Dr. Stephen T Ellenbogen
School of Social Work
Phone: (709) 864-2559
Dr. Stephen Ellenbogen recently received his Ph.D. of Social Work (2009) from McGill University. Earlier degrees include a M.Sc. in Social Work (1995) from Université de Montréal and a B.A. in Psychology (1987) from Concordia University.
Prior to joining the Memorial faculty in 2009, Dr. Ellenbogen has taught research methods, statistics, and human development. Having extensive knowledge in statistics and quantitative methodology, he has acted as consultant to professors, graduate students, and administrators in various academic and parapublic institutions. Dr. Ellenbogen also shares his expertise in child welfare issues, working as a knowledge broker for the MAP-KT team in Toronto.
Dr. Ellenbogen is an active member of the Centre for Research on Children and Families at McGill University. As lead investigator, he is participating in a systematic assessment of Family TIES, a family-centred intervention geared to help maltreated youth with aggression and anger-related problems. This joint venture also involves the participation of a Montreal youth protection organization: Batshaw youth and Family services. He is also co-investigator on two other Memorial-McGill-Batshaw collaborations. The first is an assessment of whether youth protection clients are satisfied with the intervention plan and the services they receive. The second is an effort to draw a detailed portrait of neglect clients using qualitative and quantitative techniques. See http://www.mcgill.ca/crcf/people/members/sellenbogen/ for more information.
Specializing in adolescence and youth issues, Dr. Ellenbogen has authored publications on diverse topics such as school dropout, bereavement, program evaluation, and gambling. He has extensive community work and outreach experience. His clientele included youth in care, homeless, unemployed, and other at-risk populations. For his doctoral dissertation, Dr. Ellenbogen explored the relationship between child maltreatment, adjustment indicators, and later aggression problems.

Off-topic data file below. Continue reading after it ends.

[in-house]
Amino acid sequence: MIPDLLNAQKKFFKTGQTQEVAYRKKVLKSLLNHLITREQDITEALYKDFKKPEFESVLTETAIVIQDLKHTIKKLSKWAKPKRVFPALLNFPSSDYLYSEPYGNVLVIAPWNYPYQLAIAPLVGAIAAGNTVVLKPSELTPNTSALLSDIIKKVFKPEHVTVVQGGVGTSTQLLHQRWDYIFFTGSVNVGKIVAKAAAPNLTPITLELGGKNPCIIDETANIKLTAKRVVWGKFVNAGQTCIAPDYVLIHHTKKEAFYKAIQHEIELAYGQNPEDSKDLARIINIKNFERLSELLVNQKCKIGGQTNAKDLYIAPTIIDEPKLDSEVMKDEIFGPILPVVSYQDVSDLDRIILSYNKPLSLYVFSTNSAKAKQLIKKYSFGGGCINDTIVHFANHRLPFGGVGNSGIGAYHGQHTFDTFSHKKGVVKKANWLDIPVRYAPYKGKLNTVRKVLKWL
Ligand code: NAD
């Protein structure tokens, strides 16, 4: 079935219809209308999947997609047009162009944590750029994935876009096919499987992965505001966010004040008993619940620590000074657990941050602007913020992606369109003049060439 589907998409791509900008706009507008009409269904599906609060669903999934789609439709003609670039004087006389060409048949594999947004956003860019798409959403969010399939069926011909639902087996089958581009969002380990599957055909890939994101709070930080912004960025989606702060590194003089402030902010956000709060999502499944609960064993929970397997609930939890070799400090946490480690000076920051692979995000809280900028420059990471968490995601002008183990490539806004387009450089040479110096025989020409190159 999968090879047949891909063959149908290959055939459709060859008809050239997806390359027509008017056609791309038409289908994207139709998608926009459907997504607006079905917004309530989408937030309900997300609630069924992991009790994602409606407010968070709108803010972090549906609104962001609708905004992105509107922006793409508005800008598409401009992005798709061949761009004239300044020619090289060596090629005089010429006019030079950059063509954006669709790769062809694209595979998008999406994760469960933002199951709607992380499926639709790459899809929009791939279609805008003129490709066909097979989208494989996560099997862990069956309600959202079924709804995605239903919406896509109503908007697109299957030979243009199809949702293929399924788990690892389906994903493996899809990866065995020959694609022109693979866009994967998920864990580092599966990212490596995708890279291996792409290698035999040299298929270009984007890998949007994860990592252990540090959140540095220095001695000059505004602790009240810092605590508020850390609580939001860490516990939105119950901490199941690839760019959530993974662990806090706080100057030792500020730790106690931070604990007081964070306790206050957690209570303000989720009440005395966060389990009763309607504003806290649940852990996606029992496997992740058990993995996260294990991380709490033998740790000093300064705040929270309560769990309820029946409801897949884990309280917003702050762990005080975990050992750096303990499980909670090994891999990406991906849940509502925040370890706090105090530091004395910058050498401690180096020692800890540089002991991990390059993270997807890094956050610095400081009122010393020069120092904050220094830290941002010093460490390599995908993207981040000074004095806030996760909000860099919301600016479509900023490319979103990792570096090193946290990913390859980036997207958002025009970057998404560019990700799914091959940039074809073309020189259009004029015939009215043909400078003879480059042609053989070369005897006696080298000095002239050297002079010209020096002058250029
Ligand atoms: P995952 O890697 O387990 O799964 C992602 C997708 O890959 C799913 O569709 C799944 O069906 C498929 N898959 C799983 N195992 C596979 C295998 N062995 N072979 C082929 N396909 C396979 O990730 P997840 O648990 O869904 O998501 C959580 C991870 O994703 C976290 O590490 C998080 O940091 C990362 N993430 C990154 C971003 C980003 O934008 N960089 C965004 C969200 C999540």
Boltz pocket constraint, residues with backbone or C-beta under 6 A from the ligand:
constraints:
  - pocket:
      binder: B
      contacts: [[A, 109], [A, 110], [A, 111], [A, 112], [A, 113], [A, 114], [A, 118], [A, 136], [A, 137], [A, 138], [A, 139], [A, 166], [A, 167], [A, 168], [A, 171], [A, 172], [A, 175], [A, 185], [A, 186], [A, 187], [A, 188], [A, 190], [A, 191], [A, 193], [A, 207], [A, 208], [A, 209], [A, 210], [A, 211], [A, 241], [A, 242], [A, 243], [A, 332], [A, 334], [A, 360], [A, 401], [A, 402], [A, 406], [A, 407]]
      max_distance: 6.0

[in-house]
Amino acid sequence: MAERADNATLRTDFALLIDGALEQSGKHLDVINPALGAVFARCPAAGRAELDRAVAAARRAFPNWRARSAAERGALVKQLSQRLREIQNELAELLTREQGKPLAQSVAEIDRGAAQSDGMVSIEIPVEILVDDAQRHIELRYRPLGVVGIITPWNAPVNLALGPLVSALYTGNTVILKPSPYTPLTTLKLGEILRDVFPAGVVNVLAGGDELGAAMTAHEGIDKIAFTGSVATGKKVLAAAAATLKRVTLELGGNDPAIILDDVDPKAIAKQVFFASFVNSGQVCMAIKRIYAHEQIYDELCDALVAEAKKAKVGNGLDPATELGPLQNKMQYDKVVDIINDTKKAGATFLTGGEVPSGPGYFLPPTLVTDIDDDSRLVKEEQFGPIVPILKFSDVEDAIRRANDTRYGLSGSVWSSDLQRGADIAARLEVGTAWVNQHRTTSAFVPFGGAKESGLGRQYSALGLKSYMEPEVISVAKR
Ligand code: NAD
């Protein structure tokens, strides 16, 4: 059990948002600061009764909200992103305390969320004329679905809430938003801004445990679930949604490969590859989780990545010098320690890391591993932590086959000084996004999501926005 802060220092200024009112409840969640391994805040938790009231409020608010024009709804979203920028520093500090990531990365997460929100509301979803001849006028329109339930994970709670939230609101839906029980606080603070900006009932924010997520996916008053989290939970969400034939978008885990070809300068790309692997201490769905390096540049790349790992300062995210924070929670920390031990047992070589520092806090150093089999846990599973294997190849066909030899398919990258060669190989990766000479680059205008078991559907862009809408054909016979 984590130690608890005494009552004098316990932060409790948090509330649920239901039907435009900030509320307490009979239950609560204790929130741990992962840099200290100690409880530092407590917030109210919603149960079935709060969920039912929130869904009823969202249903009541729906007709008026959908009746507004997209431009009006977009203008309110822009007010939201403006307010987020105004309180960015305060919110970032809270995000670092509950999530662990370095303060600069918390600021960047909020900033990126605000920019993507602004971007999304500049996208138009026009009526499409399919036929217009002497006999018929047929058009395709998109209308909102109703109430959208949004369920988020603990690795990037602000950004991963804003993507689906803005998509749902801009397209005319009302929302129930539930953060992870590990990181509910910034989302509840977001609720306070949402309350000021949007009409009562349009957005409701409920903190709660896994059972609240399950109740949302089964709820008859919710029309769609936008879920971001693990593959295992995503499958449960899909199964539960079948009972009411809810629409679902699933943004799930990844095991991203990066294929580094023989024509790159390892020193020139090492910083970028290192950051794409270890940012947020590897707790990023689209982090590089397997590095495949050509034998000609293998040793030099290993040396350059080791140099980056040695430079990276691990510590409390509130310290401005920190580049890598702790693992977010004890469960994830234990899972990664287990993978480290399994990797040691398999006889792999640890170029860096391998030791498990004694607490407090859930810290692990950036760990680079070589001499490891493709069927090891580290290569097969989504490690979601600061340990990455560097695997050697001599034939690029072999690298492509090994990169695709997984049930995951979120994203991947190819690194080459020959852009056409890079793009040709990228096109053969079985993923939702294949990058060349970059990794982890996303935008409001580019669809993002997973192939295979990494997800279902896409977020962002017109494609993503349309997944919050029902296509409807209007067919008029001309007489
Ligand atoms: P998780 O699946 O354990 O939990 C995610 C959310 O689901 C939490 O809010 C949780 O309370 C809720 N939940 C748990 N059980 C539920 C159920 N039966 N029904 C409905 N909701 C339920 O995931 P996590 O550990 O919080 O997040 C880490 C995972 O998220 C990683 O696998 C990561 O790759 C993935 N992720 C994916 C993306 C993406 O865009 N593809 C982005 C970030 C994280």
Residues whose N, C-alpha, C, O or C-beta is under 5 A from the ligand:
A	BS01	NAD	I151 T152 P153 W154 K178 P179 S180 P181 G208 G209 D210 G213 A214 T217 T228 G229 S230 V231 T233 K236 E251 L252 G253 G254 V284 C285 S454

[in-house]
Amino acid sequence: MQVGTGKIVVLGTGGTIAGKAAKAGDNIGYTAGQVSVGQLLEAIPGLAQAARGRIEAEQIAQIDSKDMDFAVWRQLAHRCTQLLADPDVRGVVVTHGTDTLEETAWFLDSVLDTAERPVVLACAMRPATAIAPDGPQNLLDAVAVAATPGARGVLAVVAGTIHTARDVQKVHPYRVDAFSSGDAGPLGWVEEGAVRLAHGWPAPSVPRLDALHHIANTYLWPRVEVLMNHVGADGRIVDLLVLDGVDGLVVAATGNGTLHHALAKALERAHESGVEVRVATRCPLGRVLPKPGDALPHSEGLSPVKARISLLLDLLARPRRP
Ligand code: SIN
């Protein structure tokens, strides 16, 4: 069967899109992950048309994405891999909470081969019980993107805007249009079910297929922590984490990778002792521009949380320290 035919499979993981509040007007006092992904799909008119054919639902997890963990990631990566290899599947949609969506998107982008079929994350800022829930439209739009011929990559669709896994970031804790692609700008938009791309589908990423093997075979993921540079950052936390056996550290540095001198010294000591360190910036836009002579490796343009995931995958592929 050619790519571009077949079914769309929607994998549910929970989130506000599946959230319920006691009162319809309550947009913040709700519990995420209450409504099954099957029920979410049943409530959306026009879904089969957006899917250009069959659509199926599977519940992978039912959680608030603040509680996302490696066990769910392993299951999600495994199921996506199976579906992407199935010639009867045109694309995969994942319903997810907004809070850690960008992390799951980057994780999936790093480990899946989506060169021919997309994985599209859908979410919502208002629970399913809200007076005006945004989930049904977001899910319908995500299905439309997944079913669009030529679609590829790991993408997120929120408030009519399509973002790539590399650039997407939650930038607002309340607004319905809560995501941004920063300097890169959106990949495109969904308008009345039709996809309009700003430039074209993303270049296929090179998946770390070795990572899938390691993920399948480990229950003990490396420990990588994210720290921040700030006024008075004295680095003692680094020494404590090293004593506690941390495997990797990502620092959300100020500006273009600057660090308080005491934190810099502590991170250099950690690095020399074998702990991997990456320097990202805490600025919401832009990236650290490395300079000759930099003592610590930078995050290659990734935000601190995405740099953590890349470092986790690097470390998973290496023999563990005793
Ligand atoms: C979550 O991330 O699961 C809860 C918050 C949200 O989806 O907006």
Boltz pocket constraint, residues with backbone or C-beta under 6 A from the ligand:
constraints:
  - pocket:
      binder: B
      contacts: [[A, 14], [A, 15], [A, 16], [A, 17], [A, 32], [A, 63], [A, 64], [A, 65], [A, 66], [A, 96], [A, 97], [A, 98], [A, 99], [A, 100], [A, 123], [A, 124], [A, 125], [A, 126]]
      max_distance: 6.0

Ellenbogen, S., Jacobs, D., Derevensky, J., Gupta, R., & Paskus, T. (2008). Gambling behavior among college student-athletes. Journal of Applied Sports Psychology 20(3), 349-362.
Ellenbogen, S., Gupta, R., & Derevensky, J. (2007). A cross-cultural study of gambling behavioramong adolescents. Journal of Gambling Studies, 23(1), 25-39.
Ellenbogen, S., Derevensky, J., & Gupta, R. (2007). Gender differences among adolescents with gambling-related problems. Journal of gambling Studies, 23(2), 133-143.
Lussier, I., Derevensky, J., Gupta, R., Bergevin, T., & Ellenbogen, S. (2007). Youth gambling behaviors: An examination of the role of resilience. Psychology of Addictive Behaviors, 21(2), 165-173.
Gupta, R., Derevensky, J., & Ellenbogen, S. (2006). Personality characteristics and risk-taking tendencies among adolescent gamblers. Canadian Journal of Behavioural Science, 38(3), 201-213.
Wright, R., John, L., Ellenbogen S., Offord, D., Duku, E.K. & Rowe, W. (2006). Effect of a structured arts program on the psychosocial functioning of youth from low-income communities: findings from a Canadian longitudinal study. Journal of Early Adolescence, 26(2), 186-205.